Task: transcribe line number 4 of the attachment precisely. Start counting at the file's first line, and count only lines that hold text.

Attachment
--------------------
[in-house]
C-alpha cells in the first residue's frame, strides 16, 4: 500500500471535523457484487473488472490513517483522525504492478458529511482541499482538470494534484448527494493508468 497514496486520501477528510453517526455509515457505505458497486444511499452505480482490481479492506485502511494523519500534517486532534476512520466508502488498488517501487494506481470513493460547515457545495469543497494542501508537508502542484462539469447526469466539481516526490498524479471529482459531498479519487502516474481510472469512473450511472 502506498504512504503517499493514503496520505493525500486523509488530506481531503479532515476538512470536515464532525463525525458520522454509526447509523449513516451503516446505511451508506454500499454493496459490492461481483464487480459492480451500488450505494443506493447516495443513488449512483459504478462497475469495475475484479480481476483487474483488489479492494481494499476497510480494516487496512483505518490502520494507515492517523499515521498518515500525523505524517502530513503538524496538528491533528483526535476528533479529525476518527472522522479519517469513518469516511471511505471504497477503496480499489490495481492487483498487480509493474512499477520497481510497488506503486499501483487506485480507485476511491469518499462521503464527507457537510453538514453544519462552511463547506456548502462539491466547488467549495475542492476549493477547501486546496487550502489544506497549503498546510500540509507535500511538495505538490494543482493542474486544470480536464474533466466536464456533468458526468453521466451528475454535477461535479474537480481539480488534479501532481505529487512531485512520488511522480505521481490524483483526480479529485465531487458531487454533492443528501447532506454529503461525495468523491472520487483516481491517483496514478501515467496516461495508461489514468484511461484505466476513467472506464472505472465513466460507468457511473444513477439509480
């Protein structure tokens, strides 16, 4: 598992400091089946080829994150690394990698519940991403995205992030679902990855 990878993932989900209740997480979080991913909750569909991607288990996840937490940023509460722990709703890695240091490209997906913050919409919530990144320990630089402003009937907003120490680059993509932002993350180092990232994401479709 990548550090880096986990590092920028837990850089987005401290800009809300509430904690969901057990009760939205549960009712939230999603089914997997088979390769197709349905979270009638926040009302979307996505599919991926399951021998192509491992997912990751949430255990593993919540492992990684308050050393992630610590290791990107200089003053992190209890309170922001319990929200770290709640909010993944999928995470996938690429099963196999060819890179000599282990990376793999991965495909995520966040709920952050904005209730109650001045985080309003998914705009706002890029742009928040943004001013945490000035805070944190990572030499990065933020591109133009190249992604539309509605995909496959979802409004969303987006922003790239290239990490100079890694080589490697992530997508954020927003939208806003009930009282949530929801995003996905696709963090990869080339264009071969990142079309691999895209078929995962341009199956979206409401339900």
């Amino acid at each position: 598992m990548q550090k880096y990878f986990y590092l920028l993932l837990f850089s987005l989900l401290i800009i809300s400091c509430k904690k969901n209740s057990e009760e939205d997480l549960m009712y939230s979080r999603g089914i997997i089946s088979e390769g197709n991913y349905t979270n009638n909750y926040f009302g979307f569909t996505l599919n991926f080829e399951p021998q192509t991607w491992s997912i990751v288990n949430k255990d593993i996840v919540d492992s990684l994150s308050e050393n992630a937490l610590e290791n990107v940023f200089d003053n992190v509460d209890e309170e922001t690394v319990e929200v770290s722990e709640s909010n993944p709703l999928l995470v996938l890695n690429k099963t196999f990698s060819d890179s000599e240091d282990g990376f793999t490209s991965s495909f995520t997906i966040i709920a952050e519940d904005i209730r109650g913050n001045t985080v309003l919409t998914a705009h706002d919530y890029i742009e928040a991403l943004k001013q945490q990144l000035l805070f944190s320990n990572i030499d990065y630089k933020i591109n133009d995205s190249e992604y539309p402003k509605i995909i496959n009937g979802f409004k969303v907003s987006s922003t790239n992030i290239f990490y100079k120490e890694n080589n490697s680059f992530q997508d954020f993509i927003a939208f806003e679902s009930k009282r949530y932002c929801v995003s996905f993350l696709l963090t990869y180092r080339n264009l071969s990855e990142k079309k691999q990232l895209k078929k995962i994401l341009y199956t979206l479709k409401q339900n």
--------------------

């Amino acid at each position: 598992m990548q550090k880096y990878f986990y590092l920028l993932l837990f850089s987005l989900l401290i800009i809300s400091c509430k904690k969901n209740s057990e009760e939205d997480l549960m009712y939230s979080r999603g089914i997997i089946s088979e390769g197709n991913y349905t979270n009638n909750y926040f009302g979307f569909t996505l599919n991926f080829e399951p021998q192509t991607w491992s997912i990751v288990n949430k255990d593993i996840v919540d492992s990684l994150s308050e050393n992630a937490l610590e290791n990107v940023f200089d003053n992190v509460d209890e309170e922001t690394v319990e929200v770290s722990e709640s909010n993944p709703l999928l995470v996938l890695n690429k099963t196999f990698s060819d890179s000599e240091d282990g990376f793999t490209s991965s495909f995520t997906i966040i709920a952050e519940d904005i209730r109650g913050n001045t985080v309003l919409t998914a705009h706002d919530y890029i742009e928040a991403l943004k001013q945490q990144l000035l805070f944190s320990n990572i030499d990065y630089k933020i591109n133009d995205s190249e992604y539309p402003k509605i995909i496959n009937g979802f409004k969303v907003s987006s922003t790239n992030i290239f990490y100079k120490e890694n080589n490697s680059f992530q997508d954020f993509i927003a939208f806003e679902s009930k009282r949530y932002c929801v995003s996905f993350l696709l963090t990869y180092r080339n264009l071969s990855e990142k079309k691999q990232l895209k078929k995962i994401l341009y199956t979206l479709k409401q339900n």